On healing, the young woman did not pursue the case any further. Henry Mukalazi, a craftsman, says he cannot tell his wife to abort even if he were not ready for the baby and says men who do it do so without any serious reasons. He also says they are the same men who refuse their wives to use contraceptives.

"If I accepted to have unprotected sex with my wife, why should I bother her to go for an abortion? Really, this is being unfair to her," Mukalazi says.


While it has previously been said that abortions can result in psychological distress, married women who abort at their own initiative are mostly relieved after a successful abortion.

"Many married women who abort [at their own will] do not suffer psychological side effects," the aforementioned doctor says.

However, women who abort at their husband's request experience psychological damage. Augustine Ssekibuule, a marriage counsellor at Holy Trinity church in Kamwokya, says women who are forced to abort suffer such psychological distress that it takes many sessions of counselling before they fully get over the ordeal.

Sekitto's wife still grieves over her "lost" baby and her inability to conceive again. Sekitto also suffers some distress and is a prisoner to guilt. He says even if his wife cheated on him, he would never leave her because he has caused her so much pain.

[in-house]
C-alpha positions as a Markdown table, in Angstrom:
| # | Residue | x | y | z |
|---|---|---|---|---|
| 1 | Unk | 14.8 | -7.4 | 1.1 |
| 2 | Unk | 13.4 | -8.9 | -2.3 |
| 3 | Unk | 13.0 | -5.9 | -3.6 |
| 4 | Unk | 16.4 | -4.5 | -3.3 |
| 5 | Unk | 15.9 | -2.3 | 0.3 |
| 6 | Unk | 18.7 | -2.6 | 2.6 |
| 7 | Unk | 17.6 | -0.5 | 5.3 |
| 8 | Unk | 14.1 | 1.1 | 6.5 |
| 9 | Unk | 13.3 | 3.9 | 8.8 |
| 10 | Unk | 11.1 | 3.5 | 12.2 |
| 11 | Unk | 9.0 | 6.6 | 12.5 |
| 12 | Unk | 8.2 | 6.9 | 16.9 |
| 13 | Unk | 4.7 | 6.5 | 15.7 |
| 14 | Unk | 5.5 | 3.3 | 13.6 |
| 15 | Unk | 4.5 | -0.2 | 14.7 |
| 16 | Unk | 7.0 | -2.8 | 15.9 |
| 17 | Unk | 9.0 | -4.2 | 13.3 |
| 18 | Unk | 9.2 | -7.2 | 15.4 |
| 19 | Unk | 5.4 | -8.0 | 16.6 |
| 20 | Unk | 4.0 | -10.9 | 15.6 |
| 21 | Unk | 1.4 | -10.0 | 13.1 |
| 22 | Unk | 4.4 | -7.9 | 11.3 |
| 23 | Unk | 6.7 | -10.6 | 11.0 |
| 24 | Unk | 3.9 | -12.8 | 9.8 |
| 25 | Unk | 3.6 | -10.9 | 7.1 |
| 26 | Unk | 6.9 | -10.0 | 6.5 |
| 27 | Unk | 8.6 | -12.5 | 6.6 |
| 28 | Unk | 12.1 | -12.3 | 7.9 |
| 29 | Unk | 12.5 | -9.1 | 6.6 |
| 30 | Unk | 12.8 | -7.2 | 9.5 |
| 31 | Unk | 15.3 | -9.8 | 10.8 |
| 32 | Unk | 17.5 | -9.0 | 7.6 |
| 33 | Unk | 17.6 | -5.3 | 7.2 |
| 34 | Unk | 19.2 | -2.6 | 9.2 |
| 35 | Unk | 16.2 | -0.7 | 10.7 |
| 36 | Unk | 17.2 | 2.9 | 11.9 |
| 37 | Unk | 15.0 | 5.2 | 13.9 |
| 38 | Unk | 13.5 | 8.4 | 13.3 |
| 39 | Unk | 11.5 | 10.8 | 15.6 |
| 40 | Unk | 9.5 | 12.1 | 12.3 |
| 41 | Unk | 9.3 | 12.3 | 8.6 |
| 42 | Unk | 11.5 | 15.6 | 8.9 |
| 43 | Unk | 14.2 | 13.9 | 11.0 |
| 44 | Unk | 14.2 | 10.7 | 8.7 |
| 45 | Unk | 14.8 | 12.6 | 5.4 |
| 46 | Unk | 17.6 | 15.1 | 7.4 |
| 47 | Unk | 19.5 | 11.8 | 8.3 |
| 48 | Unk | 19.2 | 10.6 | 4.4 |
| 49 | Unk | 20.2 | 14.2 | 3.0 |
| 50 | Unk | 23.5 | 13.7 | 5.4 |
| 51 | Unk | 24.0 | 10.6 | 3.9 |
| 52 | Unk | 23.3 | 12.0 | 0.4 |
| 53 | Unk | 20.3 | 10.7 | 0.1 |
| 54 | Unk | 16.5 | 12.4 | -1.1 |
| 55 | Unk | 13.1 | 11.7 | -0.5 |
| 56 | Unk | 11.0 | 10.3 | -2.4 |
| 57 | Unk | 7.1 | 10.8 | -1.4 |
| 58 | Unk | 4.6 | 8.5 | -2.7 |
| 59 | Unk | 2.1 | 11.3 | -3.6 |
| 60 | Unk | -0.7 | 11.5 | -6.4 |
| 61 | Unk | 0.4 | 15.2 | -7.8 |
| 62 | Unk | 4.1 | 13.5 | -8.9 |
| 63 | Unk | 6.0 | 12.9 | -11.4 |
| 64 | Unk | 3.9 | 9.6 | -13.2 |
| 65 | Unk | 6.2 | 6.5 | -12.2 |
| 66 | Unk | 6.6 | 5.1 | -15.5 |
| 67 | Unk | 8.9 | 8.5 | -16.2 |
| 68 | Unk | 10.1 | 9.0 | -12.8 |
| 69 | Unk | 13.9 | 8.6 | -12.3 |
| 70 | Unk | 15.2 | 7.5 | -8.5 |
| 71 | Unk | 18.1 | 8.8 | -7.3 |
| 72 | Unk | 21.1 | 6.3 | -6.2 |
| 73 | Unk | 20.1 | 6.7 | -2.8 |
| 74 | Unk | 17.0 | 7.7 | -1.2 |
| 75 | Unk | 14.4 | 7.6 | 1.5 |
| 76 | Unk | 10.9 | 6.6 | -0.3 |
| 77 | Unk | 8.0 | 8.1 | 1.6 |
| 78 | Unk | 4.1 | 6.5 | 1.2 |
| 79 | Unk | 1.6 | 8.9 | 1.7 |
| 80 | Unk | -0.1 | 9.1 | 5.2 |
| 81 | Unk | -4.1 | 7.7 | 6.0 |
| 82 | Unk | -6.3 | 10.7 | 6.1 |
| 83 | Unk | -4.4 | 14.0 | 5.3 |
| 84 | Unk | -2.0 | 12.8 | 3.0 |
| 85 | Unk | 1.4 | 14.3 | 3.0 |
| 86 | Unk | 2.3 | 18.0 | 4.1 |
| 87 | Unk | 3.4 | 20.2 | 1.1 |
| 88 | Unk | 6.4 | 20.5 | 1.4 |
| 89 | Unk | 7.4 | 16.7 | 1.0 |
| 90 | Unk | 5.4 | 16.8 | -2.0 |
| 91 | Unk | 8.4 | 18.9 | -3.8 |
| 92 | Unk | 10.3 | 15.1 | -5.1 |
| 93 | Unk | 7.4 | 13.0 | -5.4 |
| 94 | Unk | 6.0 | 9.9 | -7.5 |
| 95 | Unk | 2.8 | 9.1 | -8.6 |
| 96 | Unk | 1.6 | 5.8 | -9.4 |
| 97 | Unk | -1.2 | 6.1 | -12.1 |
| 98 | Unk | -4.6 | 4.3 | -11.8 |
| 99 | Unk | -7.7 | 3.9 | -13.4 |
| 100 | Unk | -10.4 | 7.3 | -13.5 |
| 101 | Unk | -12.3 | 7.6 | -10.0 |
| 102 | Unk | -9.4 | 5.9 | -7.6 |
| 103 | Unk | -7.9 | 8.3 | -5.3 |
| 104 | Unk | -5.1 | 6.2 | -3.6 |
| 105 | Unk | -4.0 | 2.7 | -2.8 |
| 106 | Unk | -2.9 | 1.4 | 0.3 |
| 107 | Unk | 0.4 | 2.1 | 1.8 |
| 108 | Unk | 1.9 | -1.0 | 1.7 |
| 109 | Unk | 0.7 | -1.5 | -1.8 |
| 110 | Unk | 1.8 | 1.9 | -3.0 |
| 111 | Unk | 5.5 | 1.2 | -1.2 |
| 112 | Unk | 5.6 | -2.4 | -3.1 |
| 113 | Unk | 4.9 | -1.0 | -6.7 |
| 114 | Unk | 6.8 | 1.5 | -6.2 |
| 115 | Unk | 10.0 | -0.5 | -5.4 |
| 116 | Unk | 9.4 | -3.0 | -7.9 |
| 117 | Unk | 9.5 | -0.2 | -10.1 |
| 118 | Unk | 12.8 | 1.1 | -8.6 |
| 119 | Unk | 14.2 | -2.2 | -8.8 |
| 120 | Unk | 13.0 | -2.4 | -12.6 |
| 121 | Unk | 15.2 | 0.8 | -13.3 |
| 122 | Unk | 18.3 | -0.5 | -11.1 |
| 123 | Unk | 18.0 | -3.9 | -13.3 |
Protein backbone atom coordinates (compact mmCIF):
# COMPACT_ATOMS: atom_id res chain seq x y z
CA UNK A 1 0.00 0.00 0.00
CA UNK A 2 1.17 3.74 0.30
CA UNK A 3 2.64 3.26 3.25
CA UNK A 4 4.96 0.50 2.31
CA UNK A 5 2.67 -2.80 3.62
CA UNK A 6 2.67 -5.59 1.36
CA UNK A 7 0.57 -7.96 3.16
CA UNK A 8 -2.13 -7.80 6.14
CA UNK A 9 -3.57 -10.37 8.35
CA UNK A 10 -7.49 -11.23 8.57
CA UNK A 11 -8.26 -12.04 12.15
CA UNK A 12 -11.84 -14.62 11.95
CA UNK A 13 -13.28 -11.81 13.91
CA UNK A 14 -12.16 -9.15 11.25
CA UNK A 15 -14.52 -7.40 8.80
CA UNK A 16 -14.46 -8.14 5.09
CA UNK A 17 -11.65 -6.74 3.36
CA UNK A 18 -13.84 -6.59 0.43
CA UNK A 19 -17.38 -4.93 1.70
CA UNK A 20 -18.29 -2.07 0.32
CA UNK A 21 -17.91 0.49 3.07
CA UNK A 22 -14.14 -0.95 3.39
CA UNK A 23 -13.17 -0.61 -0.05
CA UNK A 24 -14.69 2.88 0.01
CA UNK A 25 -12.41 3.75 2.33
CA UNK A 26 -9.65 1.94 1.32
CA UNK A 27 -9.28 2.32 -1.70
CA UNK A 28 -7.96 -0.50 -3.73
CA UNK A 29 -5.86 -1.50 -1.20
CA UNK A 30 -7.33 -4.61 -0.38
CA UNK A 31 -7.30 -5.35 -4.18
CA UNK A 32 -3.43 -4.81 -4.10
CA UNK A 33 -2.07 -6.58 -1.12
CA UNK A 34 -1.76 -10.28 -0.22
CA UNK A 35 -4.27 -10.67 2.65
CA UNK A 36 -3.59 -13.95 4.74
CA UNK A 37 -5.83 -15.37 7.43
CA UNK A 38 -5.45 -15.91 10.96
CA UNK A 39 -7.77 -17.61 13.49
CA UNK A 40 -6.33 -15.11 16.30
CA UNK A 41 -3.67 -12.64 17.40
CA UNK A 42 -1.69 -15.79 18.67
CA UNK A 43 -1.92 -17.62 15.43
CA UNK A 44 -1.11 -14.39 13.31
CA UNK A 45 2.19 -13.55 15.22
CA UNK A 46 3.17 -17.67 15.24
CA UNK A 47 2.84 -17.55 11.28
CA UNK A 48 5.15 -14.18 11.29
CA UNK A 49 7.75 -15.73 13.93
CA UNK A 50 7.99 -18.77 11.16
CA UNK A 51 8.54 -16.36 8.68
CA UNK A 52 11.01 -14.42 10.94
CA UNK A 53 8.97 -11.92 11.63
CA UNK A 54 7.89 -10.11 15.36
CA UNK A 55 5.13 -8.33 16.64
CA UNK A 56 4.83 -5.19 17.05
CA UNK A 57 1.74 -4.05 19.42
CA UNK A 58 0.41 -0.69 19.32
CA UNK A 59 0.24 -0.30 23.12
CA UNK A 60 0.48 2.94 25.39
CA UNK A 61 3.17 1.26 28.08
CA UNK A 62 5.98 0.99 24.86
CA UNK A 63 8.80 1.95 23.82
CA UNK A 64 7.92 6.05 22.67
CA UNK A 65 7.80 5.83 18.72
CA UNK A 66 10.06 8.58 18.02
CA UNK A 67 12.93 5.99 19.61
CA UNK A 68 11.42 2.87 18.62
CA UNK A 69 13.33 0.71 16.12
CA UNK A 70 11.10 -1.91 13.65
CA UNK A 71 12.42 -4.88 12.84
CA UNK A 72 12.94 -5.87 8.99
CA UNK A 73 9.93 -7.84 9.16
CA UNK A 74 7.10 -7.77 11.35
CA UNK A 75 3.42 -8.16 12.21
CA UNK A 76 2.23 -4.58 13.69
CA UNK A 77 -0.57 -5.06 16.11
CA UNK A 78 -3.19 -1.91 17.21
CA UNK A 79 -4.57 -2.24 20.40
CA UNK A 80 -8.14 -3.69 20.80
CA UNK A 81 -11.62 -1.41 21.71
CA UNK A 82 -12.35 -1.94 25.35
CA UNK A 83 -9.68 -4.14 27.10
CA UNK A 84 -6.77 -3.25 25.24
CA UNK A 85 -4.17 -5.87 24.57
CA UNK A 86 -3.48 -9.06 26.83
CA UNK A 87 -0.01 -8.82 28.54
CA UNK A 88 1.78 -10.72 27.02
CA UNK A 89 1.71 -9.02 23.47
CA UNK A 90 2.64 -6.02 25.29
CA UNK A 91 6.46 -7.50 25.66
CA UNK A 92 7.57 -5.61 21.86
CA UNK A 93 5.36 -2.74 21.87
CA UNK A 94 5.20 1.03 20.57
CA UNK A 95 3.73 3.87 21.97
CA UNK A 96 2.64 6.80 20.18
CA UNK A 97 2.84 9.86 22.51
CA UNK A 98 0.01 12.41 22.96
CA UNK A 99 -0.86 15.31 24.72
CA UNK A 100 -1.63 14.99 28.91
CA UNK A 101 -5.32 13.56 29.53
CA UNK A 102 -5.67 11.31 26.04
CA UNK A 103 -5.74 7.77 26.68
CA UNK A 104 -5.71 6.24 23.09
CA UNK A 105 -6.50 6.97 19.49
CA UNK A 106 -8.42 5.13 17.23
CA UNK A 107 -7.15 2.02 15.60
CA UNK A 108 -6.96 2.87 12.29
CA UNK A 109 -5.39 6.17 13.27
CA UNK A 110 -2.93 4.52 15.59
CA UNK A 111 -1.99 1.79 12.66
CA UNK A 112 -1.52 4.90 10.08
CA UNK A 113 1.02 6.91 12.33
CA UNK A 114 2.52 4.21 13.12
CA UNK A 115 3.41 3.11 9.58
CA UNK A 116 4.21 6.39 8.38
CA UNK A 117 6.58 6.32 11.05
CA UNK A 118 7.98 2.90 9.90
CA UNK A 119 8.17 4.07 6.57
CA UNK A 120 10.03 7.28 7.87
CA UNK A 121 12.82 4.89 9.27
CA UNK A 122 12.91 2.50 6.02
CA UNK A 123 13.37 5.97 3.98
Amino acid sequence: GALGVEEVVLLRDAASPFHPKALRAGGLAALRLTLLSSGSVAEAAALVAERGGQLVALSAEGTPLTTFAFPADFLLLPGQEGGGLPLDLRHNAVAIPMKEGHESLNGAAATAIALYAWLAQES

Ssekibuule says men are careless in seeking even pre-abortion counselling for their wives, further causing their wives pain.

"Women come for advice sometimes when they want to abort but you will never see their husbands even if you told them to come as a couple," Ssekibuule says.

He also says that men are careless about contraceptive usage. They will enjoy unprotected sex but just let a pregnancy be announced and they will be fast in advising their wives about abortion. Some husbands will not tell their wives to abort directly; the way they treat women during such times is a clear indication that the woman should terminate her pregnancy, Ssekibuule says.


Ssekibuule urges all married men who are not in position to look after their unplanned babies to either abstain from sex or use natural family planning methods such as using moon beads to time ovulation, to avoid abortion and its consequences.

He insists that both spouses should always agree on whether they should have a child or not before engaging in matters sexual.

"Sexual intercourse is not the only way to express to your wife that you love her; caring about her, buying gifts, among others, are ways you can express love," Ssekibuule says.